Upon entering Bayan Ulgii province we saw no trees until we finally arrived in Ulgii City. Locals can remember that only two generations ago, the river flats of Ulgii City, and much of the rest of the province, were covered in trees.
No carbon offset here
The next thing to greet us is the coal-fired powerplant which powers this remote urban-rural settlement, providing central heating for maybe one-third of the city’s officially 28,000 inhabitants (but more like 40,000, according to local sources).
Lumbering roadtrains loaded with chunks of coal the size of kitchen tables and trailing coal dust provide the heating fuel for the rest of the city. Much of it is trucked in from the so-called ‘Ninja Mines’ dotting the countryside. They’re squalid hell-holes of heavy drinking, prostitution, and almost daily deaths from cave-ins, discernible by the piles of rubble strewn across the landscape surrounding the encampments, a modern-day gold-rush for the black stuff we’re so addicted to.
Past meets present
Then there are throwbacks to the 17th and 18th-centuries.
Stray dogs, cattle, the odd horseman, and even the occasional camel share the streets with people and cars, in almost equal numbers.
Families live in walled adobe compounds.
The soil is rocky, dusty, and bare, and outside of the city center trees are again a rarity. The heaviest traffic—human, animal, and vehicle—centers around the neighborhood well, where the spillage has frozen into a slippery platform a half-meter high: these people survive minus 50C winters.
Heavy-booted, leather-coated, fur-hatted men and women walk briskly about their business. Above them wolfskins dry in apartment windows. On the street, vendors hawk entire sheep skins and carcasses, alive and dead. Internet cafes dot the same block. Meanwhile the cold Mongolian sun beats down relentlessly, giving everyone their characteristic squint.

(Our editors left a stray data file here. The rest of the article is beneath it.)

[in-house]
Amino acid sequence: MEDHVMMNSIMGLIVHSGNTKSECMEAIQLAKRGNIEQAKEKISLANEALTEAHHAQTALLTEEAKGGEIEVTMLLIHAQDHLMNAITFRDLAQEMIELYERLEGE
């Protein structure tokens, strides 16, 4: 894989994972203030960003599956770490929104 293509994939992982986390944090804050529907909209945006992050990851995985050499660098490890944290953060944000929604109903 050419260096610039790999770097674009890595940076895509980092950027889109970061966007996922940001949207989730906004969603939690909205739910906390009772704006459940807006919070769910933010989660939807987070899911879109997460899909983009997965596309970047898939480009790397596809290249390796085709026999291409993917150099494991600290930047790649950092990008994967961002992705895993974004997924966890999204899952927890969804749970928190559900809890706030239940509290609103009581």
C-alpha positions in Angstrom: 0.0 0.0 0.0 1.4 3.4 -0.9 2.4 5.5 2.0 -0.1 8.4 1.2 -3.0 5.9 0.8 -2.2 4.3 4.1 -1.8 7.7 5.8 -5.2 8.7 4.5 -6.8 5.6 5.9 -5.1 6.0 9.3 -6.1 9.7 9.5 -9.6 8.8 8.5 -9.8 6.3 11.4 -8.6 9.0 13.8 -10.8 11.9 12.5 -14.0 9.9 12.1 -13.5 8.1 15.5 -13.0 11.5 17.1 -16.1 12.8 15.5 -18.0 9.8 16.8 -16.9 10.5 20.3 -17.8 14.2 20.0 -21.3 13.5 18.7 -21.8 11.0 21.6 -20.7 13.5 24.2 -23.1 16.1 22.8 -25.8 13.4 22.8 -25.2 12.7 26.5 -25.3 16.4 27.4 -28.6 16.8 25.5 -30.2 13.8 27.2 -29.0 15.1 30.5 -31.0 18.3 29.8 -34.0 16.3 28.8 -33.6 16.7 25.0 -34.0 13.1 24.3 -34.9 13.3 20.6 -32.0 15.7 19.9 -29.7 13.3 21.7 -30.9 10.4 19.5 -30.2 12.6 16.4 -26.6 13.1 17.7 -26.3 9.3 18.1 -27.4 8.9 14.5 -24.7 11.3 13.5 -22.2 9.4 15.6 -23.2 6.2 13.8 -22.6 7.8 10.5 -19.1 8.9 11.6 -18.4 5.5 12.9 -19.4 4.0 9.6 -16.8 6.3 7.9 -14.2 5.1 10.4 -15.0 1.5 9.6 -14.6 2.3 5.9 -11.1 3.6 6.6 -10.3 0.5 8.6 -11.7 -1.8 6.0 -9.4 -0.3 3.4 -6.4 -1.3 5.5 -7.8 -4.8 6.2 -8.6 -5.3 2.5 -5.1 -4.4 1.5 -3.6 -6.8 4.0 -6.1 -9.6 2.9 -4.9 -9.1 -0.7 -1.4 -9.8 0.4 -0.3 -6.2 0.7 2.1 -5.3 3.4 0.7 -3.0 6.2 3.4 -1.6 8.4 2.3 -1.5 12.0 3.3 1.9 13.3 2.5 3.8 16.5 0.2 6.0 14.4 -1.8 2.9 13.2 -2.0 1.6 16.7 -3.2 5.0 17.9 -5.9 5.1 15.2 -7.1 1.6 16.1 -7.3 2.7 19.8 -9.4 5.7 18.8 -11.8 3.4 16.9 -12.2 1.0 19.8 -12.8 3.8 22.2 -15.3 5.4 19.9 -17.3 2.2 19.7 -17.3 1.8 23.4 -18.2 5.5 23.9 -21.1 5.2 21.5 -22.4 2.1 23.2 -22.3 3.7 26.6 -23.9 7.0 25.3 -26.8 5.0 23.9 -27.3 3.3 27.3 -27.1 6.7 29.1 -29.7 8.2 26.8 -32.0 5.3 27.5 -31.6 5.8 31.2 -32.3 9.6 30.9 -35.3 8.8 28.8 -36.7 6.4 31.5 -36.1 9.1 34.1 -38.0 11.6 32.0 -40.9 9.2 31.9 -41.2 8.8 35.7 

The whole scenario could be right out of a Future Scenarios handbook, with an expanding population competing for ever more scarce resources to survive. At first glance, the situation appears as bleak as the landscape, but a closer look at both reveals there’s much more than meets the eye.
What appears to be a rocky, barren, and vacant landscape is actually teeming with wildlife.
Rabbits and marmots successfully forage the extremely hardy grasses and shrubs, and in turn support the animals which eat them, foxes, wolves, and various birds of prey. These glacial valleys have supported the Mongolians’ cousins, the nomadic Kazakhs’ way of life for thousands of years. It’s a delicate balance between humans, the herds they watch over, and the herd’s droppings which cycle nutrient back into the system to feed the soil. Those dropping are also collected for winter fuel.